Buddha Bows to Buddha

I just don’t seem to be able to get into the swing of writing about the individual ceremonies which happen during the Ten Precepts Meeting and for good reason I’m realizing. The retreat is about participation, about being there and being there wholeheartedly. Knowing about something in advance can take away from the open, child like, mind which is simply there innocently following the schedule with soft-openness. I don’t want to rob you of that.

What people are doing during the week is living the practice and the ceremonies illustrate specific inner movements necessary for treading the Path. The ceremonies are the movement, or can help bring them about. Recognizing and relinquishing past harmful acts; vowing to live Preceptually and not intentionally cause suffering; committing to following where the Teaching leads; being willing to recognize Buddha and to bow to Buddha; these are what I’m speaking of. The week is really remarkable and for those who are fortunate enough to be able to attend this retreat, I’d not want to take away the freshness by talking about it in more detail than I already have.

Right Here

If you can’t find the Truth
Right where you are.
Where do you expect to find it?
Dogen Zenji

I travel, in my mind, to the people who are attending the retreat at Shasta Abbey. The ceremonies continue and memories of my first Jukai at Throssel Hole Buddhist Abbey arise and fall as I go about my day in Edmonton. We have been auditing the accounts and then a few people came for the evening meeting. A long phone call in the morning.

This mug was given to me almost exactly four years ago while on retreat in France.

The Human Voice

A large part of the teaching behind the Ceremony of Reading the Ten Precepts is listening. So I decided to experiment with Audioblogger and read something for you to listen to. Not the Precepts though.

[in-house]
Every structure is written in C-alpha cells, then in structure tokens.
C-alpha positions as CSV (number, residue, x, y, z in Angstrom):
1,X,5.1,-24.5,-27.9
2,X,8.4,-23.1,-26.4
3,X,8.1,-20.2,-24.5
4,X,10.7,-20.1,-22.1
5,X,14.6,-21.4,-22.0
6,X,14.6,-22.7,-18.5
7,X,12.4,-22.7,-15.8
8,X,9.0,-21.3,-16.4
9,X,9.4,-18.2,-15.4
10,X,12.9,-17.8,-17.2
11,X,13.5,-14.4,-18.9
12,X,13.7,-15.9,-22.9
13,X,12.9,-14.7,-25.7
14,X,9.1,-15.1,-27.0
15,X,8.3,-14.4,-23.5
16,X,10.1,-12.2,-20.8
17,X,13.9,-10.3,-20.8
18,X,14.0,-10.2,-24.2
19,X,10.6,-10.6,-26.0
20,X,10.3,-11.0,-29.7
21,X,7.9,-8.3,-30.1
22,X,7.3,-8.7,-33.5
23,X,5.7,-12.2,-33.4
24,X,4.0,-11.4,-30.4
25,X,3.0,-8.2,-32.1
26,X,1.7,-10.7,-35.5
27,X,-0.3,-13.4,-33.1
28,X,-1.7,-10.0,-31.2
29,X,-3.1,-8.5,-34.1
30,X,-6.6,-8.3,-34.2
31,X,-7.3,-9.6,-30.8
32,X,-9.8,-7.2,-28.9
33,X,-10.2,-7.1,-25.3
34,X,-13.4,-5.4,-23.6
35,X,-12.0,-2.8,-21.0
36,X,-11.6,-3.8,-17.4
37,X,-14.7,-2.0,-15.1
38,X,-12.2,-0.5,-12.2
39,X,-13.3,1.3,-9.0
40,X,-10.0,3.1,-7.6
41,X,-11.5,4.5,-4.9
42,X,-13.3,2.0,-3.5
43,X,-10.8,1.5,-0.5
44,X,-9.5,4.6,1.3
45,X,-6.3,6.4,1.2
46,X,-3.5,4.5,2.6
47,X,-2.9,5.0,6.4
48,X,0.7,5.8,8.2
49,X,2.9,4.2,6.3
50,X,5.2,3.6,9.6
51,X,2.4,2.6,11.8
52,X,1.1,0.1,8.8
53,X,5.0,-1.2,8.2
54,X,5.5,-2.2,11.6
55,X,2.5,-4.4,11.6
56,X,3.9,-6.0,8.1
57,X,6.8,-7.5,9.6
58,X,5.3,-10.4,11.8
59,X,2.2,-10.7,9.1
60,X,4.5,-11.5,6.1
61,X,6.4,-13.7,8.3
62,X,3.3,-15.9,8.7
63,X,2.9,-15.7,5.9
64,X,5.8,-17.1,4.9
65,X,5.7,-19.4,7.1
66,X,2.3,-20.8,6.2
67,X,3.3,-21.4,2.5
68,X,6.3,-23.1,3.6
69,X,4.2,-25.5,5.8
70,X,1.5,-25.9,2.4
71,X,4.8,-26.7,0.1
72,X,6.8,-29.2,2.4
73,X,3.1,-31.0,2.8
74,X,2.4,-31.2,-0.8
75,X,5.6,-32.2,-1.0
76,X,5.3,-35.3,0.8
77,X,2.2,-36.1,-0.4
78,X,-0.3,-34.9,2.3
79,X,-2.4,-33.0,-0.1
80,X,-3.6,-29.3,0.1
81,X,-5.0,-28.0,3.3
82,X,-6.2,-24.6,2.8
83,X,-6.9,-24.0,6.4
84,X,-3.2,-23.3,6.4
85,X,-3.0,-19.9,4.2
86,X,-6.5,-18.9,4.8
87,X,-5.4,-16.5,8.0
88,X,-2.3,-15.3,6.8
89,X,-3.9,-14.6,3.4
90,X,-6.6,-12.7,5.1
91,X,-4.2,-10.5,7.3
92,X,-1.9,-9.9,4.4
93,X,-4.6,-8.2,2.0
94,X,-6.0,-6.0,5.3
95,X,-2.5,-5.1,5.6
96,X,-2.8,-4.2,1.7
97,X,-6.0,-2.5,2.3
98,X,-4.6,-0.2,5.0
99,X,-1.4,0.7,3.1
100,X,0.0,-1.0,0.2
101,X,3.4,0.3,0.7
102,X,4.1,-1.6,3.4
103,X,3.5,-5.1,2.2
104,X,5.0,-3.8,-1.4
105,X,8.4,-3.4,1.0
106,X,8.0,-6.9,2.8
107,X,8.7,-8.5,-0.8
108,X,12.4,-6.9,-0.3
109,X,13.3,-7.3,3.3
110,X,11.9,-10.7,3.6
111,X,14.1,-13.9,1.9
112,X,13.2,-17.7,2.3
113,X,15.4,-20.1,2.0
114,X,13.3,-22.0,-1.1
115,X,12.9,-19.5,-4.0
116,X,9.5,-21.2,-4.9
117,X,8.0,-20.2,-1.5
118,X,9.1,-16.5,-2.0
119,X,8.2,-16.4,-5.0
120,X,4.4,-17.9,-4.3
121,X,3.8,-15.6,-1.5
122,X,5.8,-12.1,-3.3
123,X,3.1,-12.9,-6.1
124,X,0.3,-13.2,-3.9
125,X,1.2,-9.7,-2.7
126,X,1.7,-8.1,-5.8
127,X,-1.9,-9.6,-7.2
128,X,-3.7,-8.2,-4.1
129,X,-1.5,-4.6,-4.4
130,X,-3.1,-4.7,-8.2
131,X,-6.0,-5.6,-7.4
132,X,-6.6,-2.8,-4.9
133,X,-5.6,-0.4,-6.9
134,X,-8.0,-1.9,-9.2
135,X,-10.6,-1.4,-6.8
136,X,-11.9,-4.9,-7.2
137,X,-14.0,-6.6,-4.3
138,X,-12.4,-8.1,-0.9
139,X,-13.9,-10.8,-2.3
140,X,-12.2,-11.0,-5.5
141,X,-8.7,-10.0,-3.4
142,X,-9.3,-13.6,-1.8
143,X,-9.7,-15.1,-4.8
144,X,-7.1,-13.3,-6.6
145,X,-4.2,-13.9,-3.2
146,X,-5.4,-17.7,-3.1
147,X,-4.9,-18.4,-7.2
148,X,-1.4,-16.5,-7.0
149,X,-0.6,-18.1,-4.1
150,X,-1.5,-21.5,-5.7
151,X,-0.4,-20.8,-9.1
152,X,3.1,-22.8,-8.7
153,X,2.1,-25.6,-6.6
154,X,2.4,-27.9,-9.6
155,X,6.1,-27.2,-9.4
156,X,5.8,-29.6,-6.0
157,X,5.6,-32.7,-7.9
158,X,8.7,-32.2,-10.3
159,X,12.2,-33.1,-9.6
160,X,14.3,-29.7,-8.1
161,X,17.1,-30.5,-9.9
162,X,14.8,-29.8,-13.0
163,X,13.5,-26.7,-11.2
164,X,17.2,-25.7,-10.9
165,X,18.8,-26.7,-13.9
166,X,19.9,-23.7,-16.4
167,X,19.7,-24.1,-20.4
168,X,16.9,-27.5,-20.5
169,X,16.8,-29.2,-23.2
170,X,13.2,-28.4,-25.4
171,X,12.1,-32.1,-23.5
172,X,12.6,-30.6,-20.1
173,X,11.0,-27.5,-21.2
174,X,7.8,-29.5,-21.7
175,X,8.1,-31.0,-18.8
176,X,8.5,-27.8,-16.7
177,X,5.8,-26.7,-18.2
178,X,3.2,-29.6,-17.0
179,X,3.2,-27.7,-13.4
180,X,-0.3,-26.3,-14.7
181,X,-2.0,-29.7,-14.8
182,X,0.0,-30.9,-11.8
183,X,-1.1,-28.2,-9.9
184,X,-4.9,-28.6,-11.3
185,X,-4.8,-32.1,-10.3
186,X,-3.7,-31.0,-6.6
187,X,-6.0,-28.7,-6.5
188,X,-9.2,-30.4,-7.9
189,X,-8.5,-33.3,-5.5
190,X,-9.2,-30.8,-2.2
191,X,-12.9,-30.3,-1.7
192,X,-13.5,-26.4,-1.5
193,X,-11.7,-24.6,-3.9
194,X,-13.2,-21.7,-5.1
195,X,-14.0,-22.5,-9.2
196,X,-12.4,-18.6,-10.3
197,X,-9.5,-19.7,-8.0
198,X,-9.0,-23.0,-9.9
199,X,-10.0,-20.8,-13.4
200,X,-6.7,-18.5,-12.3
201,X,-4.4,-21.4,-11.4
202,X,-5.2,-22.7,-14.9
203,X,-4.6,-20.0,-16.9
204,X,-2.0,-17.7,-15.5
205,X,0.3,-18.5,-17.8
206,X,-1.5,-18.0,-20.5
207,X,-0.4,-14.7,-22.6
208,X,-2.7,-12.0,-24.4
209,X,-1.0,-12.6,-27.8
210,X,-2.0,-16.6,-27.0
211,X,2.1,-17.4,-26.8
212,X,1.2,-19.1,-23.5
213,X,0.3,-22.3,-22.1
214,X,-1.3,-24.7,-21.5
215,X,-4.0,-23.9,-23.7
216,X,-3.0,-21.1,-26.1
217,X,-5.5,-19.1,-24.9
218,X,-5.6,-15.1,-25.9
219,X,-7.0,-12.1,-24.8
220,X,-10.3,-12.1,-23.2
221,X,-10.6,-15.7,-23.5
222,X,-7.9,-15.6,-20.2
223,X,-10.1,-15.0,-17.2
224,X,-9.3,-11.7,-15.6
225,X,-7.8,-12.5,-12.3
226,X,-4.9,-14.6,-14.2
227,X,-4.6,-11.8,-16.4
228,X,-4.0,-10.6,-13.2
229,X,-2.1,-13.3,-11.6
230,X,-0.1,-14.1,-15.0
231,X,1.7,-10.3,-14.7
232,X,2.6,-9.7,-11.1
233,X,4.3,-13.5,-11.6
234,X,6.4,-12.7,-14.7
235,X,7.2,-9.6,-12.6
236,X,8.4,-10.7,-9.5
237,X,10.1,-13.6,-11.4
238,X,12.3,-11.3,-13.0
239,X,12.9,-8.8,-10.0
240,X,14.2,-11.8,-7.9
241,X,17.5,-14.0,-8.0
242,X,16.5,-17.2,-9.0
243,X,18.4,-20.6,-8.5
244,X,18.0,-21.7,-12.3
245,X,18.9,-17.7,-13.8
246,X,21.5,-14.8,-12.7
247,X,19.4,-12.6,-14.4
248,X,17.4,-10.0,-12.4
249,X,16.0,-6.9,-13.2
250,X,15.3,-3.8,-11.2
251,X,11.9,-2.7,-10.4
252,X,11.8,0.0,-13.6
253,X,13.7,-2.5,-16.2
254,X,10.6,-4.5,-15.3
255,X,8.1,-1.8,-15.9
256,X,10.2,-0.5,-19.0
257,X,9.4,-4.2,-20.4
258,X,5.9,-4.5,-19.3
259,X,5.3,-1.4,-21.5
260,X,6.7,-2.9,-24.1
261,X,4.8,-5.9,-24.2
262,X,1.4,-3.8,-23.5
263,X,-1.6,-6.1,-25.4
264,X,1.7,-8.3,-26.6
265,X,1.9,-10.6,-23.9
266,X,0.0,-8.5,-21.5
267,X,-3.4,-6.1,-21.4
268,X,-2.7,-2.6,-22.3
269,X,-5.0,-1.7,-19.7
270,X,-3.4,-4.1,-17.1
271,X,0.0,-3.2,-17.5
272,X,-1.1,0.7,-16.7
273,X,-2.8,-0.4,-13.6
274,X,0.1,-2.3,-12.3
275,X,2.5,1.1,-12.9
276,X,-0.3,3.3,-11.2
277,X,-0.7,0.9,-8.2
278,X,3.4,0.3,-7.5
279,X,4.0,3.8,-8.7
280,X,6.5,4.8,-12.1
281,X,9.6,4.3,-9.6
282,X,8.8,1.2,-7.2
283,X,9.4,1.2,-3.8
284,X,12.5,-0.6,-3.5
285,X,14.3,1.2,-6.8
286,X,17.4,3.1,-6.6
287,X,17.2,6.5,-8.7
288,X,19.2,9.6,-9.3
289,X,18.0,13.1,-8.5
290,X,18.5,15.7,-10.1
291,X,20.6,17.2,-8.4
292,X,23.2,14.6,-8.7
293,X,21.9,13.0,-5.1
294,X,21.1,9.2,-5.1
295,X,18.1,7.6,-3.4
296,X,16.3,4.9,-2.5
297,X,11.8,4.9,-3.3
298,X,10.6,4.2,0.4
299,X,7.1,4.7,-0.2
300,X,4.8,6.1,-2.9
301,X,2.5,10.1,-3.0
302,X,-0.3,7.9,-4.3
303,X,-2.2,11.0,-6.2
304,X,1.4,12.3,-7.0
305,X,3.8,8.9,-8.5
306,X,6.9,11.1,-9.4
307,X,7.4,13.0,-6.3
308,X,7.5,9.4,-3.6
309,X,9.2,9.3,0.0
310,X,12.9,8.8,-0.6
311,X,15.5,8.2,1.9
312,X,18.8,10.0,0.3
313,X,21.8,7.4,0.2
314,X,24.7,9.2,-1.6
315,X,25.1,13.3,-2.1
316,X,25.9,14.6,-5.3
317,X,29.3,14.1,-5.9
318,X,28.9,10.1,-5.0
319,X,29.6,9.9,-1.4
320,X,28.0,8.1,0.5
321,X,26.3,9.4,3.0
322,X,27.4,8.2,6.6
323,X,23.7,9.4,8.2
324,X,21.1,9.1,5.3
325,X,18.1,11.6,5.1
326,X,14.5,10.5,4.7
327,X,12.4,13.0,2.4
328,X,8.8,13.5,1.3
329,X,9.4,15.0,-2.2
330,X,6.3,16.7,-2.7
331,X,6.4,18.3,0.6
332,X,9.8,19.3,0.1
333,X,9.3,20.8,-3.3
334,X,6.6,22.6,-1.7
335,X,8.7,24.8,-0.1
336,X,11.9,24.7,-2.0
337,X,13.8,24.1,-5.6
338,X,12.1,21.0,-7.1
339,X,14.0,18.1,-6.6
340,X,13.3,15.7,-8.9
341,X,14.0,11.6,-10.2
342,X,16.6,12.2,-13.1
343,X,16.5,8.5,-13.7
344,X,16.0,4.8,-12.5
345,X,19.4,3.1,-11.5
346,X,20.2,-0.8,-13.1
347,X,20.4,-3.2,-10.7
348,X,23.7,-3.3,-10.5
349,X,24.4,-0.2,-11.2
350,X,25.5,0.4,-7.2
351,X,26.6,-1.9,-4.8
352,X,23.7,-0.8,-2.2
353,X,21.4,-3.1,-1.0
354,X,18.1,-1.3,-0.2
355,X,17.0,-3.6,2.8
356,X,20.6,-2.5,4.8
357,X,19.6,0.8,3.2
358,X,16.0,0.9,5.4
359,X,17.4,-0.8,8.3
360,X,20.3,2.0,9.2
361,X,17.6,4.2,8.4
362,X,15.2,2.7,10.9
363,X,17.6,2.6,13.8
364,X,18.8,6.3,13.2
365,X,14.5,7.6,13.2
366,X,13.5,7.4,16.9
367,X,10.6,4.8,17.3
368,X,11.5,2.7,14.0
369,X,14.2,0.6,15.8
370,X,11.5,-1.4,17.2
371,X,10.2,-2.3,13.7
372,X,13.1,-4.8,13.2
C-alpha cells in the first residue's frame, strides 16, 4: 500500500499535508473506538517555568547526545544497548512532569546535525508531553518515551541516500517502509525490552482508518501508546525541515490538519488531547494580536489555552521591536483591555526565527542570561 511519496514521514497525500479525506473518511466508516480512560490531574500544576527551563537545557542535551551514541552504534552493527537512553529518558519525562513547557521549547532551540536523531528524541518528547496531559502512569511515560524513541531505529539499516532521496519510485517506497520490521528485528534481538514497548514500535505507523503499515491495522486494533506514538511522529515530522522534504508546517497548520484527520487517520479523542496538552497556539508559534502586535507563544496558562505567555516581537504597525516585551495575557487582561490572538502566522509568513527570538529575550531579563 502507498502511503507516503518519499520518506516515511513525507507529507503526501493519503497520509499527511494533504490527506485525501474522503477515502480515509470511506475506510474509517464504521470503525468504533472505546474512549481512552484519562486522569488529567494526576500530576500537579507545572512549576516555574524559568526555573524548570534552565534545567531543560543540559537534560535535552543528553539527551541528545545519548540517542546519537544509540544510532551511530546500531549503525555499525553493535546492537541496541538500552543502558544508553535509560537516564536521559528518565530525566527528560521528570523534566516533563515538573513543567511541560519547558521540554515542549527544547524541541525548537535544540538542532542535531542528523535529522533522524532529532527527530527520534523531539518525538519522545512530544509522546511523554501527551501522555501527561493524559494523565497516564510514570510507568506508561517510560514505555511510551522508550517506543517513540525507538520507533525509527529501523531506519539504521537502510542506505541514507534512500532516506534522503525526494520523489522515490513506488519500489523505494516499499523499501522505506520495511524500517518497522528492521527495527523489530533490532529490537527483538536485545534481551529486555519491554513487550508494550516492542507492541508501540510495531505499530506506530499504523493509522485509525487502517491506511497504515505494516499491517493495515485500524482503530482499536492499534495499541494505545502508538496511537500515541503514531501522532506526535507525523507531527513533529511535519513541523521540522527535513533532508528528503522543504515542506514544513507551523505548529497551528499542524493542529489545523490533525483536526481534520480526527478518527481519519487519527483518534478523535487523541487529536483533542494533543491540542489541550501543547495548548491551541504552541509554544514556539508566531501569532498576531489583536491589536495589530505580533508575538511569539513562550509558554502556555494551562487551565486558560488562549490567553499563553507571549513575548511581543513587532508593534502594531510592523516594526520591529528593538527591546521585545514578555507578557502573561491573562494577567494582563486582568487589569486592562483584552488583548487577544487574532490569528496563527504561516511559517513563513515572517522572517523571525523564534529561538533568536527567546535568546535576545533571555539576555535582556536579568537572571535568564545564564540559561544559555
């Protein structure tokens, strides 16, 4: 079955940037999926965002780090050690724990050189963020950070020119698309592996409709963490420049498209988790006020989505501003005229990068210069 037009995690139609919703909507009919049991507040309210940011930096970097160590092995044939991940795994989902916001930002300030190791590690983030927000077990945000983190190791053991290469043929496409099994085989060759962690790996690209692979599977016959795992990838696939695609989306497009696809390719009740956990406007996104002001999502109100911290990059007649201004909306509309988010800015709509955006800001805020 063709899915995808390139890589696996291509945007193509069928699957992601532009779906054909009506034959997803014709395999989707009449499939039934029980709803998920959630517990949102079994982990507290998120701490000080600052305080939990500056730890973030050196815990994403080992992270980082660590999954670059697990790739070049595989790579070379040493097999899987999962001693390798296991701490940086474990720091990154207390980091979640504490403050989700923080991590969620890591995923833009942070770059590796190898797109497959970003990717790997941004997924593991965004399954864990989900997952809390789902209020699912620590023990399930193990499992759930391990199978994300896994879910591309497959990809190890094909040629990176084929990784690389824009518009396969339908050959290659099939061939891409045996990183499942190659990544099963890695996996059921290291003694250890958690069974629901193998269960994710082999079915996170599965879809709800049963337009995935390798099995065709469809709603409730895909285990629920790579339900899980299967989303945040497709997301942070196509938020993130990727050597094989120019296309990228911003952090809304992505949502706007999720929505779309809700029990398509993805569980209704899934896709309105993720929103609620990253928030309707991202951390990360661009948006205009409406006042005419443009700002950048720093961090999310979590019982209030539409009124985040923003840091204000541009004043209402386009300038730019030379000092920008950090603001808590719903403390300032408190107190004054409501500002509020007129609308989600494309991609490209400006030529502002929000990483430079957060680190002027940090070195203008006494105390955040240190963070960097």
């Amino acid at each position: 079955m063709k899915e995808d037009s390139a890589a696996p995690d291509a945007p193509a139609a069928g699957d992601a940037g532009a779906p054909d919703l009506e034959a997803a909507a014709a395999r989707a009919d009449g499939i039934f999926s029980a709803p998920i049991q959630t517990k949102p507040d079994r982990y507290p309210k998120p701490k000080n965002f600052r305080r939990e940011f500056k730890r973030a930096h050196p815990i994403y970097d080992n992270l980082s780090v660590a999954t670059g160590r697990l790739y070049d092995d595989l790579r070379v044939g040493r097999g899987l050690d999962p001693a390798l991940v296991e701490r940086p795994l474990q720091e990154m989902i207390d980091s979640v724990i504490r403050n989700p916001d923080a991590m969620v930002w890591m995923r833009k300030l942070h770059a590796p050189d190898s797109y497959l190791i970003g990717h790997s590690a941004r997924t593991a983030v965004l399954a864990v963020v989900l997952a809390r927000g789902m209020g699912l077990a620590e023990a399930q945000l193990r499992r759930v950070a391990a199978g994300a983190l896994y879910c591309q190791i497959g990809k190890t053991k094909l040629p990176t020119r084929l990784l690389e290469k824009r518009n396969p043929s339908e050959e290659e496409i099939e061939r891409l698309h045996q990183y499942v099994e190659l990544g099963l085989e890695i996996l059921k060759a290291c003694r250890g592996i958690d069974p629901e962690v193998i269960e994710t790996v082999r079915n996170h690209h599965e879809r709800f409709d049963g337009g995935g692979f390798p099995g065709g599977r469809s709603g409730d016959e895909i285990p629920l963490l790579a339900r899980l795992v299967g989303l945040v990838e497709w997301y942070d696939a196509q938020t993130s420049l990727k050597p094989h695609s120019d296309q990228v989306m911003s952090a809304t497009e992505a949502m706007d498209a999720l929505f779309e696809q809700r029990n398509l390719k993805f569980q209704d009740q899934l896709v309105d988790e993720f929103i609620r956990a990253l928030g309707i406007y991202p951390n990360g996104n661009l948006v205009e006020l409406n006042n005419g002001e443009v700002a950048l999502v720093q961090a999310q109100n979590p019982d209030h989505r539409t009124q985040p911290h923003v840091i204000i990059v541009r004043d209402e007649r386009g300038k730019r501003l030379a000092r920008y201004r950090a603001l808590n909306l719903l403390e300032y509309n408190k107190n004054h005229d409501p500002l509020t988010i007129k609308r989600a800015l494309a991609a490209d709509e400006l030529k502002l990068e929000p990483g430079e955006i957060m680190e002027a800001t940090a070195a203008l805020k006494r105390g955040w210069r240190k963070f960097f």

I found a Journal from 1975 and some text written by Koho Zenji, Rev. Master Jiyu’s Transmission Master, for people attending Jukai. The message was printed as an introduction to the Kyojukaimon (Giving and Receiving of the Teachings of the Precepts). It starts thus: “The universe is one and undivided, yet seeming different in all its appearances. You who read this are of a different race and language to me yet we are one with all in the Buddha Mind…”

this is an audio post - click to play

The Journey

After morning service, and before breakfast, I change from robes into warmer outdoor gear and take off for a walk in the neighbourhood. Mostly I’d prefer to stay in the warm and have a cup of tea however I go out anyway, it seems good to do. I travel the same route more or less, so no surprises. At the moment we are in a ‘melt’. Last weeks heavy snow is still about on trees, roofs and gardens and the occasional snowman mounds sadly, dissolving slowly. The roads are clear except for slush and huge puddles at the curb and crossing places. It’s quite a project to cross without getting shoes and socks soaked.